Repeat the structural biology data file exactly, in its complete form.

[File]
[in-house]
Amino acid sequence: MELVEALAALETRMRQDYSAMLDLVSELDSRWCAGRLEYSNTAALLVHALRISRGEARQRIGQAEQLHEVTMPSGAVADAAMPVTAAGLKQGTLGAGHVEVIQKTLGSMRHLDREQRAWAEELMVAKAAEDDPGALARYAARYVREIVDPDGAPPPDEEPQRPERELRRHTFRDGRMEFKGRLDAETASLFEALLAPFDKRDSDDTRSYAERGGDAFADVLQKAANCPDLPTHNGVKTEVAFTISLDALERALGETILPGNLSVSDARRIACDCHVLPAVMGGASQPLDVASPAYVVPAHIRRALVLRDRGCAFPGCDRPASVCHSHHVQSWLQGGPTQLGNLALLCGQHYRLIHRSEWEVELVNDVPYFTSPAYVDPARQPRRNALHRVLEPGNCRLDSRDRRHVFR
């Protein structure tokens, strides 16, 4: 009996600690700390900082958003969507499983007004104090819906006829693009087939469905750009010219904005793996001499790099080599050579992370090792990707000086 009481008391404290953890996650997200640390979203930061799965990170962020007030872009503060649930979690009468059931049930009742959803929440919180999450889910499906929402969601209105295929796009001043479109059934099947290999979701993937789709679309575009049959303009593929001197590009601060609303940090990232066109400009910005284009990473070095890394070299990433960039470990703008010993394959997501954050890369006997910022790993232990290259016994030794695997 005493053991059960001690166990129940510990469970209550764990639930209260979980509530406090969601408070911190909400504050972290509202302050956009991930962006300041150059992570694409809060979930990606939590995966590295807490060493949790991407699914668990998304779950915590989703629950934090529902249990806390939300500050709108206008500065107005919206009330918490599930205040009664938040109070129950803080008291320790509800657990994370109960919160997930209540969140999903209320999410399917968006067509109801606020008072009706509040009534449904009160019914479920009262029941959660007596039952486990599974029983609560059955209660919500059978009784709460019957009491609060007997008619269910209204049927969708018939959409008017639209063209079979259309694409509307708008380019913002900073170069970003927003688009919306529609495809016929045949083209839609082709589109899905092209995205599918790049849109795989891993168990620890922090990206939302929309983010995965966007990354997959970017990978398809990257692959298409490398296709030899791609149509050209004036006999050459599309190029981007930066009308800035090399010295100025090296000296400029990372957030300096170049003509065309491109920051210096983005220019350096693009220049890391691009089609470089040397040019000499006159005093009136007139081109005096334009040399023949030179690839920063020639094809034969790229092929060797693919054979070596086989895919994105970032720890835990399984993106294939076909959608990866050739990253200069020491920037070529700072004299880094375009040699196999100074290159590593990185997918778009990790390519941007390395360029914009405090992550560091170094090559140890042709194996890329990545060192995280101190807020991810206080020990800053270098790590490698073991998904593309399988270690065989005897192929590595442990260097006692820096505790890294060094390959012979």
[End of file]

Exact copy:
[in-house]
Amino acid sequence: MELVEALAALETRMRQDYSAMLDLVSELDSRWCAGRLEYSNTAALLVHALRISRGEARQRIGQAEQLHEVTMPSGAVADAAMPVTAAGLKQGTLGAGHVEVIQKTLGSMRHLDREQRAWAEELMVAKAAEDDPGALARYAARYVREIVDPDGAPPPDEEPQRPERELRRHTFRDGRMEFKGRLDAETASLFEALLAPFDKRDSDDTRSYAERGGDAFADVLQKAANCPDLPTHNGVKTEVAFTISLDALERALGETILPGNLSVSDARRIACDCHVLPAVMGGASQPLDVASPAYVVPAHIRRALVLRDRGCAFPGCDRPASVCHSHHVQSWLQGGPTQLGNLALLCGQHYRLIHRSEWEVELVNDVPYFTSPAYVDPARQPRRNALHRVLEPGNCRLDSRDRRHVFR
């Protein structure tokens, strides 16, 4: 009996600690700390900082958003969507499983007004104090819906006829693009087939469905750009010219904005793996001499790099080599050579992370090792990707000086 009481008391404290953890996650997200640390979203930061799965990170962020007030872009503060649930979690009468059931049930009742959803929440919180999450889910499906929402969601209105295929796009001043479109059934099947290999979701993937789709679309575009049959303009593929001197590009601060609303940090990232066109400009910005284009990473070095890394070299990433960039470990703008010993394959997501954050890369006997910022790993232990290259016994030794695997 005493053991059960001690166990129940510990469970209550764990639930209260979980509530406090969601408070911190909400504050972290509202302050956009991930962006300041150059992570694409809060979930990606939590995966590295807490060493949790991407699914668990998304779950915590989703629950934090529902249990806390939300500050709108206008500065107005919206009330918490599930205040009664938040109070129950803080008291320790509800657990994370109960919160997930209540969140999903209320999410399917968006067509109801606020008072009706509040009534449904009160019914479920009262029941959660007596039952486990599974029983609560059955209660919500059978009784709460019957009491609060007997008619269910209204049927969708018939959409008017639209063209079979259309694409509307708008380019913002900073170069970003927003688009919306529609495809016929045949083209839609082709589109899905092209995205599918790049849109795989891993168990620890922090990206939302929309983010995965966007990354997959970017990978398809990257692959298409490398296709030899791609149509050209004036006999050459599309190029981007930066009308800035090399010295100025090296000296400029990372957030300096170049003509065309491109920051210096983005220019350096693009220049890391691009089609470089040397040019000499006159005093009136007139081109005096334009040399023949030179690839920063020639094809034969790229092929060797693919054979070596086989895919994105970032720890835990399984993106294939076909959608990866050739990253200069020491920037070529700072004299880094375009040699196999100074290159590593990185997918778009990790390519941007390395360029914009405090992550560091170094090559140890042709194996890329990545060192995280101190807020991810206080020990800053270098790590490698073991998904593309399988270690065989005897192929590595442990260097006692820096505790890294060094390959012979």